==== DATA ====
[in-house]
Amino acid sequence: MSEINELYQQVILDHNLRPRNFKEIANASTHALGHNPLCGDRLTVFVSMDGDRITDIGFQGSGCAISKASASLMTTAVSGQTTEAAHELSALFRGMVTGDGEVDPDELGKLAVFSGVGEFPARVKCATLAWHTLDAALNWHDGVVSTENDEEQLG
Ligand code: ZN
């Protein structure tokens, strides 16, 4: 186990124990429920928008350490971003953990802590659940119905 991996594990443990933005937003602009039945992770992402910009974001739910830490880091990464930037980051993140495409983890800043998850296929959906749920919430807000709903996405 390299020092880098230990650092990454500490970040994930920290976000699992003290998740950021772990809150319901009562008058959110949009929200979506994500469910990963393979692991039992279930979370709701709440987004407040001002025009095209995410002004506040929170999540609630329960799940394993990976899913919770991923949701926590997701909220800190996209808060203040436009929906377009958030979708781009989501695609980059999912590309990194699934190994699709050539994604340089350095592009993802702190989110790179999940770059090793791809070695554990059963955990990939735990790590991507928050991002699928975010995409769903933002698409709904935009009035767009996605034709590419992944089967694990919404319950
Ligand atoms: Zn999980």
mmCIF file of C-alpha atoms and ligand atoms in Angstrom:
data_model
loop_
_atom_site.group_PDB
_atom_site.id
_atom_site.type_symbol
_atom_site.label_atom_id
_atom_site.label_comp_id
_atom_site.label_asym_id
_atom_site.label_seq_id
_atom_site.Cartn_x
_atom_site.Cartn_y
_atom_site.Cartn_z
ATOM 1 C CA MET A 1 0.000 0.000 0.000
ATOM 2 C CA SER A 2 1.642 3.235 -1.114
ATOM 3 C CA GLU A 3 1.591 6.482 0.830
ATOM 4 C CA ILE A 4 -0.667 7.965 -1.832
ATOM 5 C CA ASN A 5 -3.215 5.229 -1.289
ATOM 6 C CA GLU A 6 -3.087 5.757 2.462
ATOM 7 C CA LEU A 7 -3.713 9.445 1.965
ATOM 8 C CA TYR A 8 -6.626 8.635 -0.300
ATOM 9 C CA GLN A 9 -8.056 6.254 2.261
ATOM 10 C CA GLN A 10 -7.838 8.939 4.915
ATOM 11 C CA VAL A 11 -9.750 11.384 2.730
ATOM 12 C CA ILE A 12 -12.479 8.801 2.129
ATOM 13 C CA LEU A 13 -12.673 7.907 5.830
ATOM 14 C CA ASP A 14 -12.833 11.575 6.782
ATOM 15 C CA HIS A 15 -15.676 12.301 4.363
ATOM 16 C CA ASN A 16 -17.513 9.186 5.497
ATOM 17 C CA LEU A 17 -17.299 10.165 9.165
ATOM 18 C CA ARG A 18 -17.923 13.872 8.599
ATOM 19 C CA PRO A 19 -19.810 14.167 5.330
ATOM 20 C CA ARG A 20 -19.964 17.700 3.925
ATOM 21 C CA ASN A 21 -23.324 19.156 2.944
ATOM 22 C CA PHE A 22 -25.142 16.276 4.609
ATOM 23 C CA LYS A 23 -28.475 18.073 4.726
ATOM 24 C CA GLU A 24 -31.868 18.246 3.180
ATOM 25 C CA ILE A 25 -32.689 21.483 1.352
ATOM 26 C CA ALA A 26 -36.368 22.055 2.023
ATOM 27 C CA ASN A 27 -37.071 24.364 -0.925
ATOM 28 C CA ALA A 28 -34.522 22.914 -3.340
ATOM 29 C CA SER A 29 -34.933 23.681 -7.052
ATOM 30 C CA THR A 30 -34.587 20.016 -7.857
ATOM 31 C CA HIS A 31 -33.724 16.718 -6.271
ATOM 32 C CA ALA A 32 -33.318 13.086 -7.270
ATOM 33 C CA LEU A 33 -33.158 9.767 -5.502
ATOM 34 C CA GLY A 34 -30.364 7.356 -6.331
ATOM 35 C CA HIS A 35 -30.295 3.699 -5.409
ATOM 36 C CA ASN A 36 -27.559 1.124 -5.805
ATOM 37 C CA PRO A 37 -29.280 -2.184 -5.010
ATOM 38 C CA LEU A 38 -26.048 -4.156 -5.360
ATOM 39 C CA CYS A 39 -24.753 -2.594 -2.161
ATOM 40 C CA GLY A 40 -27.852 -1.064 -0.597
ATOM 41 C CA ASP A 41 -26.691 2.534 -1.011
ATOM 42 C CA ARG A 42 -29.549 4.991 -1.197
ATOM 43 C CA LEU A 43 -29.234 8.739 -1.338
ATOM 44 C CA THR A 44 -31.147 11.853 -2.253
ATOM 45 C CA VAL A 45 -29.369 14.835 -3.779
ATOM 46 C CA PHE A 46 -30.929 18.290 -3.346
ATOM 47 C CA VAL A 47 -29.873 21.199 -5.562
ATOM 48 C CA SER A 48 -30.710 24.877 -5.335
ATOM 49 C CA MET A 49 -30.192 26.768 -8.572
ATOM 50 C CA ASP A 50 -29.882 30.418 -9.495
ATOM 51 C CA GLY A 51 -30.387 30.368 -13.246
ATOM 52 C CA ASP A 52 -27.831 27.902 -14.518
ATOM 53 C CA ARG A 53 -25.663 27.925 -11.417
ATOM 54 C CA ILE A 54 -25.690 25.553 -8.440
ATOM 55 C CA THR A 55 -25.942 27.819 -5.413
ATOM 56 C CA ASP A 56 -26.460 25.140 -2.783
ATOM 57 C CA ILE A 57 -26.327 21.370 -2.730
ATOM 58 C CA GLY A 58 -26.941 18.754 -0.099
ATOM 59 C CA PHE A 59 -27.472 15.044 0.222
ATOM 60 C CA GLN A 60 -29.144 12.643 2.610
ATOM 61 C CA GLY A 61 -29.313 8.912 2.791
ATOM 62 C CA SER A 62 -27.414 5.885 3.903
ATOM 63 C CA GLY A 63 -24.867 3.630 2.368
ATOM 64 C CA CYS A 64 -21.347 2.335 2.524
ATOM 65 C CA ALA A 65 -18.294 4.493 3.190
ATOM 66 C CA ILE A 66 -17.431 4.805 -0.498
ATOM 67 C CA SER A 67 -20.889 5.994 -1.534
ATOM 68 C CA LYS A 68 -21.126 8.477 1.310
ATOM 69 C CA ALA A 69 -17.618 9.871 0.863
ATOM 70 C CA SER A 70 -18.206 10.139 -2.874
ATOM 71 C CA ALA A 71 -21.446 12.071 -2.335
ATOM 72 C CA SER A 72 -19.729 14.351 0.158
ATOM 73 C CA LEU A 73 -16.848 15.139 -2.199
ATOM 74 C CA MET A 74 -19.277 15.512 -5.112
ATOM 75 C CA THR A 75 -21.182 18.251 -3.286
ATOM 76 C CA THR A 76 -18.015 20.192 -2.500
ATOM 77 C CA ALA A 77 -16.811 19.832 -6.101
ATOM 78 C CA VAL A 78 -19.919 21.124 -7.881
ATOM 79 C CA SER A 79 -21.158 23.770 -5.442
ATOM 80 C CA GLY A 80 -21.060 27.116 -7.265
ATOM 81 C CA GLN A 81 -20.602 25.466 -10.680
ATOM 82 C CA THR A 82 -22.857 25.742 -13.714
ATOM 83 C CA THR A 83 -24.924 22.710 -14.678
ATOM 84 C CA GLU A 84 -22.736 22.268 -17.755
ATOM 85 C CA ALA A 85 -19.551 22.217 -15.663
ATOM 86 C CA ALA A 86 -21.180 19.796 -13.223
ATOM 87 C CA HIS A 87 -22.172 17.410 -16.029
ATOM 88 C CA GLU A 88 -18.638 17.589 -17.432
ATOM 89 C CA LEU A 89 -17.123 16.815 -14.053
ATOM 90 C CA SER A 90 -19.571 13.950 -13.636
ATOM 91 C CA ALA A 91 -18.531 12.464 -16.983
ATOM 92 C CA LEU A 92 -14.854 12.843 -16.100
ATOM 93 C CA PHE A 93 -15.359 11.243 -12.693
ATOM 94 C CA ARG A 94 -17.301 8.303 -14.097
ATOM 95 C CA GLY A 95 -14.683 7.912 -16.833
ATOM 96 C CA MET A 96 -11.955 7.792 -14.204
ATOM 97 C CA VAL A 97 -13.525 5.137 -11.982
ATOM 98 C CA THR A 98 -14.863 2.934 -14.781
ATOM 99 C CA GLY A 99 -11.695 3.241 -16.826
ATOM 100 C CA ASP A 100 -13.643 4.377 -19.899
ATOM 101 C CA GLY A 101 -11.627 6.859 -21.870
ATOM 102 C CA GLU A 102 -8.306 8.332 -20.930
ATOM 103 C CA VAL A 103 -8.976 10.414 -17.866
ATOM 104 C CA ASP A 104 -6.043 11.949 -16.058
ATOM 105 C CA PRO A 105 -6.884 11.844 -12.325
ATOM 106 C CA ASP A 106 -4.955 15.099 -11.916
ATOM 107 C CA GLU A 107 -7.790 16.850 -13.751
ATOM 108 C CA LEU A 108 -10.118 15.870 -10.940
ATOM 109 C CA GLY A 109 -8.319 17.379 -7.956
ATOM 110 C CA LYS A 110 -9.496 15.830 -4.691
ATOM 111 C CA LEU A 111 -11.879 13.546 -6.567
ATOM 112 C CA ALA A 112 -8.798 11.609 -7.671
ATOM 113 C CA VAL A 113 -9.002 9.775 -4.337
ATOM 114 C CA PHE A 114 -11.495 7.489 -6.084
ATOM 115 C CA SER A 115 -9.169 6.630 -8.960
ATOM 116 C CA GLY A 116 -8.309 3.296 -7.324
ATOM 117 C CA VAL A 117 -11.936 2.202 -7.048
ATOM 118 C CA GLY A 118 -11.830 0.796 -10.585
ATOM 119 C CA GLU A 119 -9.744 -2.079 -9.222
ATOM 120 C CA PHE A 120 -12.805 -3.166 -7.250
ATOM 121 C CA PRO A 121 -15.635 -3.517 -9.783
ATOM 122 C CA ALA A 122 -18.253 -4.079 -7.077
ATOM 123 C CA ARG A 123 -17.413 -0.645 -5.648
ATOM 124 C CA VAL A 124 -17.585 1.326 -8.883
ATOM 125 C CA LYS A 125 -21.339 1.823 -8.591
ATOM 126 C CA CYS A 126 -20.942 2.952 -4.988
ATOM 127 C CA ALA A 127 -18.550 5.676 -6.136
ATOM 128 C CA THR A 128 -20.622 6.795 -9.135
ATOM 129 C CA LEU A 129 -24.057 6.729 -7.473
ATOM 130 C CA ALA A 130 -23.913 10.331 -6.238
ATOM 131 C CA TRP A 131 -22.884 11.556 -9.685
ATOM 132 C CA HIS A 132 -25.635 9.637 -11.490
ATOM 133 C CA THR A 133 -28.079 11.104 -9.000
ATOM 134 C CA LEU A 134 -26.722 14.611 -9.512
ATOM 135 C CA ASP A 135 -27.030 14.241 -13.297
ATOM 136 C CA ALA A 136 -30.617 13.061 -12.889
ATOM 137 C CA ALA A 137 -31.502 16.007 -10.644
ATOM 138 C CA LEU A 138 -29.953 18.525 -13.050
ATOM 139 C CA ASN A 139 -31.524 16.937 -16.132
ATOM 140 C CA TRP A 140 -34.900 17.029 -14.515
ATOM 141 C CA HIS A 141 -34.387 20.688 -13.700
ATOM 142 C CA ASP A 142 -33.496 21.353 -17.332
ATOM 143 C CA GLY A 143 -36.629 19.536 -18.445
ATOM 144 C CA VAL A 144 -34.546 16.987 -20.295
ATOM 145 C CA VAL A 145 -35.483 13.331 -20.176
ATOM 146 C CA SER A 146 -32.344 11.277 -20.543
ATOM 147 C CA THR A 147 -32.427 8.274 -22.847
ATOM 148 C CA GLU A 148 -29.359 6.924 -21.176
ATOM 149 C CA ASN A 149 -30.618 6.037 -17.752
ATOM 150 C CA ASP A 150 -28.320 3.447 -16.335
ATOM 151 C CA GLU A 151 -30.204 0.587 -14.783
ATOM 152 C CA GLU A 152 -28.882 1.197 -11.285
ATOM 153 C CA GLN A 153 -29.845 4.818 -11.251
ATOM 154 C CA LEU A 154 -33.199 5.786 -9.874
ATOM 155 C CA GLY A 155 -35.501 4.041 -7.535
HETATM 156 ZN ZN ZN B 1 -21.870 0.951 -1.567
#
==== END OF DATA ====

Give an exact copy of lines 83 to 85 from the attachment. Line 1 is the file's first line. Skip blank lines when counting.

ATOM 65 C CA ALA A 65 -18.294 4.493 3.190
ATOM 66 C CA ILE A 66 -17.431 4.805 -0.498
ATOM 67 C CA SER A 67 -20.889 5.994 -1.534